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speedy-seeds.co.uk

Napier Grass 20 fresh seeds | Very Fast Growing | UK Hardy | Screening

Regular price £4.99 GBP
Regular price Sale price £4.99 GBP
Sale Sold out
Tax included.
Please find for sale 20+ fresh Napier Grass seeds, also known as Giant Elephant Grass - an easy to grow, fast growing and hardy plant that will provide structure or screening to any garden. I also sell plants if you want to save yourself some time - see the Ornamental Grass section of my eBay shop. I have noticed that in late summer some of the leaves take on a red hue - actually very attractive. Germination rate from these seeds seems to be around 30-50% if pre-soaked.

PLEASE NOTE: ALL ORDERS RECEIVED BEFORE 8PM (MON-FRI) WILL BE DISPATCHED SAME DAY

SAVE PACKAGING MATERIALS  - SEE OTHER INTERESTING & UNUSUAL SEEDS & PLANTS IN MY SHOP

INSTRUCTIONS - TO SAVE PAPER I NO LONGER SEND OUT WRITTEN INSTRUCTIONS TO CUSTOMERS. INSTRUCTIONS ARE BELOW SO PLEASE BOOKMARK THIS PAGE. FEEL FREE TO MESSAGE ME WITH ANY GROWING QUESTIONS.

Elephant Grass is grown domestically for two purposes. Firstly it is a used as a really fast growing screening plant - growing up to 18ft in the right conditions it is a far more attractive than the dreaded Leylandii with the added benefit of sounding good in the breeze and providing homes to a multitude of wildlife. 

Secondly it is used as a sculptural plant - looking attractive at the back of borders or in the middle of laws etc - see second picture. Again it is fast growing and easy to maintain, keeping in check as required. Muck preferable to bamboos for this purpose as bamboos send up new shoots in the middle of the lawn that will spike your feet!


Sowing Guide

  • Sow at any time of year
  • Soak the seeds in water for 24 hours before planting. You can lightly scarify them if you wish to speed up germination.
  • Sow seeds thinly into trays or large pots containing a good quality seed compost mix - ideally a mix of  50% regular compost, 50% vermiculite (which I sell in the Accessories section of my eBay shop) 
  • Do not cover the seed with compost as light is required for germination, just lightly press the seeds into the earth.
  • Moisten the seeds, cover the container with a clear plastic dome or put it in a clear plastic bag so the seeds remain moist. Keep at temperatures of around 15 to 20°C
  • Put the container in indirect light away from the sun, germination should take place in two to four weeks.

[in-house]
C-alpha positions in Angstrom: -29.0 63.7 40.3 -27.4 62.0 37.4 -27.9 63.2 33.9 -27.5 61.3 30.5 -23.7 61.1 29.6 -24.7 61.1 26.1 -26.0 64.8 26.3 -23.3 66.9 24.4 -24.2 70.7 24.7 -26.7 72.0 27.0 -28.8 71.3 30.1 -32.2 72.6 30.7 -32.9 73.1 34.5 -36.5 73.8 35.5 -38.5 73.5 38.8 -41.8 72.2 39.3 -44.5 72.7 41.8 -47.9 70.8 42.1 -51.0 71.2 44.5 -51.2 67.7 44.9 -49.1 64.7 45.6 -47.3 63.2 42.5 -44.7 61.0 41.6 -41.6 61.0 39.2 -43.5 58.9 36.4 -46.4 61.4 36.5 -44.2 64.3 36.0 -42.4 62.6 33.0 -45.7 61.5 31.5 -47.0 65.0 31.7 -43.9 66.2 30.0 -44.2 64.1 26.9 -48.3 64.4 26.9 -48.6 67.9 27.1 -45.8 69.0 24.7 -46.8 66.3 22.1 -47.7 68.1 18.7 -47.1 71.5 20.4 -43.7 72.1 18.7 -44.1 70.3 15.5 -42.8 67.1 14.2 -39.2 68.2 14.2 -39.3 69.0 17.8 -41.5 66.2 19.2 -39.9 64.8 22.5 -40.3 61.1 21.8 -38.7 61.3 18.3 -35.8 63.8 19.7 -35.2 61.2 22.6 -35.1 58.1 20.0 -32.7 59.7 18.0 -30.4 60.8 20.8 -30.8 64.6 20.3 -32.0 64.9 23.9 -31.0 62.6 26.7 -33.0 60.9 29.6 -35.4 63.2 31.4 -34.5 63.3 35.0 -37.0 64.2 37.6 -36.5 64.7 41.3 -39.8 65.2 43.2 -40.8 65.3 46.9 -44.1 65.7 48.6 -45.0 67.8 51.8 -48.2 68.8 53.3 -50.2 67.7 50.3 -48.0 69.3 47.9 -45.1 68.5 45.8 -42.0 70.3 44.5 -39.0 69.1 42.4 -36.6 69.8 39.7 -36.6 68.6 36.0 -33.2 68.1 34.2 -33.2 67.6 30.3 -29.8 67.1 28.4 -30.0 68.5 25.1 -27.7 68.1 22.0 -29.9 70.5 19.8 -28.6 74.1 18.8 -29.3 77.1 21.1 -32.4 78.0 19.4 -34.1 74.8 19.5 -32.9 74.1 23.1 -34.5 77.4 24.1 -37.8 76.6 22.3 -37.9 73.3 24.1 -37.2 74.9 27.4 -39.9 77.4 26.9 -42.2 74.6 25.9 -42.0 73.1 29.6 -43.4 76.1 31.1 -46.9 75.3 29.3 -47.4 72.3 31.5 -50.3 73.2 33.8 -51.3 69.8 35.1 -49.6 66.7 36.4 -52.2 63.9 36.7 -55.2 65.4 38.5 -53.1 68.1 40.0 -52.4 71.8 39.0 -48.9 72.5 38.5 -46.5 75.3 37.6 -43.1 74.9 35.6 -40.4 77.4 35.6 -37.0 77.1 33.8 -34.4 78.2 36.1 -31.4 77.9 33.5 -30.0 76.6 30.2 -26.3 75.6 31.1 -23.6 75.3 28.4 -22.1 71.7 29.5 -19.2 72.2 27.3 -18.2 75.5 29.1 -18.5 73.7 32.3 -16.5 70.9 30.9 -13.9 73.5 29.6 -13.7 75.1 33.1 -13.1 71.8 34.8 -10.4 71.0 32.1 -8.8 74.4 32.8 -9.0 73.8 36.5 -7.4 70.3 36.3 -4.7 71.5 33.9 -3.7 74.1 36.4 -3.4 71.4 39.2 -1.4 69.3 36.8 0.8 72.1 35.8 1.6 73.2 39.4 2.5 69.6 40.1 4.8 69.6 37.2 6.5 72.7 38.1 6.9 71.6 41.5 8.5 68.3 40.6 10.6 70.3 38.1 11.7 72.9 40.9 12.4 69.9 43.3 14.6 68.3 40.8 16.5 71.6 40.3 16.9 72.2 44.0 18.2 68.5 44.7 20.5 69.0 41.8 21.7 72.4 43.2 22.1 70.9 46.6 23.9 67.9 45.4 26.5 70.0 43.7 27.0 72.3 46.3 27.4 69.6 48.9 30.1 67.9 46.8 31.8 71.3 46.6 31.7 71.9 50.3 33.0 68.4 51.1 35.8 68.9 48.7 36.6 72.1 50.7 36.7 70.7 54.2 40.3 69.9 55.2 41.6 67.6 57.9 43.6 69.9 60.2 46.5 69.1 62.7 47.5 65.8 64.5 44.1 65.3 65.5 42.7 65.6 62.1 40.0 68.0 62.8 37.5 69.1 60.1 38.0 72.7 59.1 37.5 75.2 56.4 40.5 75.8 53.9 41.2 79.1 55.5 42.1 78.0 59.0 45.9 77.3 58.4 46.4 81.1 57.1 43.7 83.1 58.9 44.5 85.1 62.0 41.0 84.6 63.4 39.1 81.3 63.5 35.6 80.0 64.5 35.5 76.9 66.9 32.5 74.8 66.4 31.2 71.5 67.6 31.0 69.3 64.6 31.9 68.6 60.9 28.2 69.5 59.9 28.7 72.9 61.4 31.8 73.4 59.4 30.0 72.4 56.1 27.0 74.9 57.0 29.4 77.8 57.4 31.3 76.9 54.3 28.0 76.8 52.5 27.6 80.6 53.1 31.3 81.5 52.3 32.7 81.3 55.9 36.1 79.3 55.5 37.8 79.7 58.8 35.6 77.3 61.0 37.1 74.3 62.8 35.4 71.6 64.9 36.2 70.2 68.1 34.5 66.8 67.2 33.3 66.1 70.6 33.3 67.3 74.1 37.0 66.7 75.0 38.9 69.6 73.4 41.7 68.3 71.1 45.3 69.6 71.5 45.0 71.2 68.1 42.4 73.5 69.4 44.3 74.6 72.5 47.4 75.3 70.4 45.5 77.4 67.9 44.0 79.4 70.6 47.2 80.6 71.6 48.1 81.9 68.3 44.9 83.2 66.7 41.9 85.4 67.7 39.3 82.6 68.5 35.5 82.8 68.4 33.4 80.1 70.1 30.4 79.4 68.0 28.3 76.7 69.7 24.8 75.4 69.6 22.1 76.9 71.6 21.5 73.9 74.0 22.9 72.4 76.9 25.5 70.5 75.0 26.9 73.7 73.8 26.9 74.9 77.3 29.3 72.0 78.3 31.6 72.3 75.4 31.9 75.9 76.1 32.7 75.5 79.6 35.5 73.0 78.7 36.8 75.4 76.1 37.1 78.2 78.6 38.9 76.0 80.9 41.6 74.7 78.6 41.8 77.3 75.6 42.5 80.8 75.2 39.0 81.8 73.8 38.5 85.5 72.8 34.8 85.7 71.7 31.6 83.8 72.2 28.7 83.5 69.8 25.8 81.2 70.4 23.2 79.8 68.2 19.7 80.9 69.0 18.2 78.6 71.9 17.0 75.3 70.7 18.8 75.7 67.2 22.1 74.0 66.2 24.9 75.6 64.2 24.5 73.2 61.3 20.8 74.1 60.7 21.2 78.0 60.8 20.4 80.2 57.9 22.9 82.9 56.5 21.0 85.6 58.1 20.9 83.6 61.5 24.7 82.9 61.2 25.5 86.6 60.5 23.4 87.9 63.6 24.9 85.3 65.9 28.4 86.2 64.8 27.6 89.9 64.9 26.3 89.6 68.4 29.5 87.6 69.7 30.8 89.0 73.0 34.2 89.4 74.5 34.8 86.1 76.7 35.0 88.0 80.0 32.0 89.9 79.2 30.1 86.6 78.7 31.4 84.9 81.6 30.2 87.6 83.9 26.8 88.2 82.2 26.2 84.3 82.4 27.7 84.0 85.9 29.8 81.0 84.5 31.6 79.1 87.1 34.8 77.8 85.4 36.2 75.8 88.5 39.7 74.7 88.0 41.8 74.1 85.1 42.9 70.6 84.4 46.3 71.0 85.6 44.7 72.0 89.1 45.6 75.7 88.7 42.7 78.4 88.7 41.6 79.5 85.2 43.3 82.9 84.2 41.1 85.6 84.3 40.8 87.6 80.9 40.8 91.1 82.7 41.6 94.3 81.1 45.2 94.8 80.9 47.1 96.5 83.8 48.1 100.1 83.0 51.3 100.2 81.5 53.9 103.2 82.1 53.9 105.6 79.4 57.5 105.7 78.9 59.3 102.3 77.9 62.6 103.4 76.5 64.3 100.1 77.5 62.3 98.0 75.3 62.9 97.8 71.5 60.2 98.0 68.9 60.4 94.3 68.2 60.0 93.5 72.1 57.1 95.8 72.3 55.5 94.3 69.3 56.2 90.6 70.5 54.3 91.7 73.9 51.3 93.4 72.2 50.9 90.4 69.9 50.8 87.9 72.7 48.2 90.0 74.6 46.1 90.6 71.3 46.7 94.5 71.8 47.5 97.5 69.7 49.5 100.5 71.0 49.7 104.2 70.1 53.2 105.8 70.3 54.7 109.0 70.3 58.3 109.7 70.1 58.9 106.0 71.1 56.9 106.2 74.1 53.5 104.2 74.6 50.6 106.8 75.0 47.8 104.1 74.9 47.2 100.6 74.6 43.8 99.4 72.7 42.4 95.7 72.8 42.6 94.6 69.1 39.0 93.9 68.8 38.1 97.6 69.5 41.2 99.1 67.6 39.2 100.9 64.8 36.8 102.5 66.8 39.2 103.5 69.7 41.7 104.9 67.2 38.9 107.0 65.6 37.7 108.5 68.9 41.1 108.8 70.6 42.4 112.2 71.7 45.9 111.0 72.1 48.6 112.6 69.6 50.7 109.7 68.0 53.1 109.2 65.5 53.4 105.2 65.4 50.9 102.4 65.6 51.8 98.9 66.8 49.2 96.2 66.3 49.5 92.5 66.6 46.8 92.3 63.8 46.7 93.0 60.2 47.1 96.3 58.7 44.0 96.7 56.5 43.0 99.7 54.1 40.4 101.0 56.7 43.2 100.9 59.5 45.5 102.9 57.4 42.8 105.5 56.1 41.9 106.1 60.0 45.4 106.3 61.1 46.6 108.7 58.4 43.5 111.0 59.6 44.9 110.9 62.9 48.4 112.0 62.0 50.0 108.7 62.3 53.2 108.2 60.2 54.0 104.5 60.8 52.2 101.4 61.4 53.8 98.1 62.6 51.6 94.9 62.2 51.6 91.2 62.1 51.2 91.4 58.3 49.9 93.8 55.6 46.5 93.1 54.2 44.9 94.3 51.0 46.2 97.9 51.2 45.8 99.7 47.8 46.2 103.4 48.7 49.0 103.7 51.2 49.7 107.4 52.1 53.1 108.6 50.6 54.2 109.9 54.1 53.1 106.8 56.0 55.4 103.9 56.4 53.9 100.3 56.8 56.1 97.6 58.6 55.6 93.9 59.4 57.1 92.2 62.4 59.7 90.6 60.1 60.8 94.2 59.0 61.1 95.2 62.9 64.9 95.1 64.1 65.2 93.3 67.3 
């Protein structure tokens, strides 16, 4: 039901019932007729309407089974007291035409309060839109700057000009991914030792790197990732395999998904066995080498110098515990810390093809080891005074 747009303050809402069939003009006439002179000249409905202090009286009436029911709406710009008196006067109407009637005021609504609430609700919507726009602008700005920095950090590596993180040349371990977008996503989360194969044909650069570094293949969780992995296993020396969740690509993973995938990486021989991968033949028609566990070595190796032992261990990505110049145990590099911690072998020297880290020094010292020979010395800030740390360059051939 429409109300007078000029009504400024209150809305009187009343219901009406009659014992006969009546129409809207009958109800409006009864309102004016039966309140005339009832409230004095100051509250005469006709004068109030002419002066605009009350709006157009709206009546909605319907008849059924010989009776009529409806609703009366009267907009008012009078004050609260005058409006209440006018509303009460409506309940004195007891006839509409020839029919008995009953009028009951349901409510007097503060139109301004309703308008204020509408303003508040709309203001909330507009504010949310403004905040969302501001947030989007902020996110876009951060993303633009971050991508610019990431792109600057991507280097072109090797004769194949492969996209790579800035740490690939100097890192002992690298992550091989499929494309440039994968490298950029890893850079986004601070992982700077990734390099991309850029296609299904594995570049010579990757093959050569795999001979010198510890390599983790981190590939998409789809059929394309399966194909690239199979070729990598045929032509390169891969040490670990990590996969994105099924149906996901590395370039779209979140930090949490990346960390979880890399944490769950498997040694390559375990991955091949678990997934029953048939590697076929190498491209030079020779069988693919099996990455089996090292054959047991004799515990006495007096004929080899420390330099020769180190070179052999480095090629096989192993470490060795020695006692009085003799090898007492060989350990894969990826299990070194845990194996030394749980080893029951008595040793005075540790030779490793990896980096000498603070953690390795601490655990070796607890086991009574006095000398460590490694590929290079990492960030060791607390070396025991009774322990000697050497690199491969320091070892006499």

• After the seedlings appear, remove the cover and place them where they can get plenty of sun and maintain a temperature of around 15°C until the seedlings are established.
  • If sown in Autumn or Winter, keep in posts indoors or in greenhouse etc until spring.
  • Once seedlings are large enough to handle, transplant them to 15" pots containing gritty compost. 
  • They will form a bushy plant and be ready to go into the garden in spring.
Olly's General Guide to Seed Sowing!

I love sowing seeds and it runs in the family - dad, granddad and finally my great-granddad for whom the hobby helped him get over his experiences in the Great War. I still get a big kick when I see the first seedling poking through from a new plant that I have never sown before or been successful at. However, even the most experienced gardeners draw "blanks" from time to time. Whilst I sow all the seeds that I sell so I know that they are viable, some are trickier than others and problems can arise so here are some tips to make "blanks" few and far between:

1) Dont Rush! Tempting though it is when that packet arrives in the post to simply bung the seeds in some compost!

2) Google and Youtube are your friends! Take some time so see the methods other people use to germinate the seed. 

3) Think Nature! What conditions do seeds face? For example a seed from a tropical plant will fall to the warm, wet and dark jungle floor. A seed from the mountains of Europe will fall to the floor in Autumn, then have to endure months of freezing temperatures before germinating in the spring. So as growers, what we are trying to do is to simulate the conditions that the seeds will naturally experience and there are plenty of tricks that can be done to short cut the processes somewhat.

4) Good compost pays dividends . The best investment you can make is to purchase three bags - one of potting compost, one of vermiculite and one of horticultural sand. With these three bags I can make up whatever soil type a particular seed likes (although for most seeds I find a 50/50 mix of compost and vermiculite works just fine) 

5) Rot is your enemy. The single biggest danger to seed germination is rot - either before or after "damping off" the seeds germinate. To reduce the risk, ensure you have good free draining soil mix and that it is moist but not wet. Unless the seed variety absolutely requires it I prefer NOT to cover my seeds trays with plastic bags, Whilst germination is often faster this way, it greatly increases the risk of rot. I prefer to place my seed trans inside a watertight plastic tray and water from the bottom - airflow over the surface reduces the risk.


Any problems? Don't rush to Feedback - message us first and we will get it sorted quickly!

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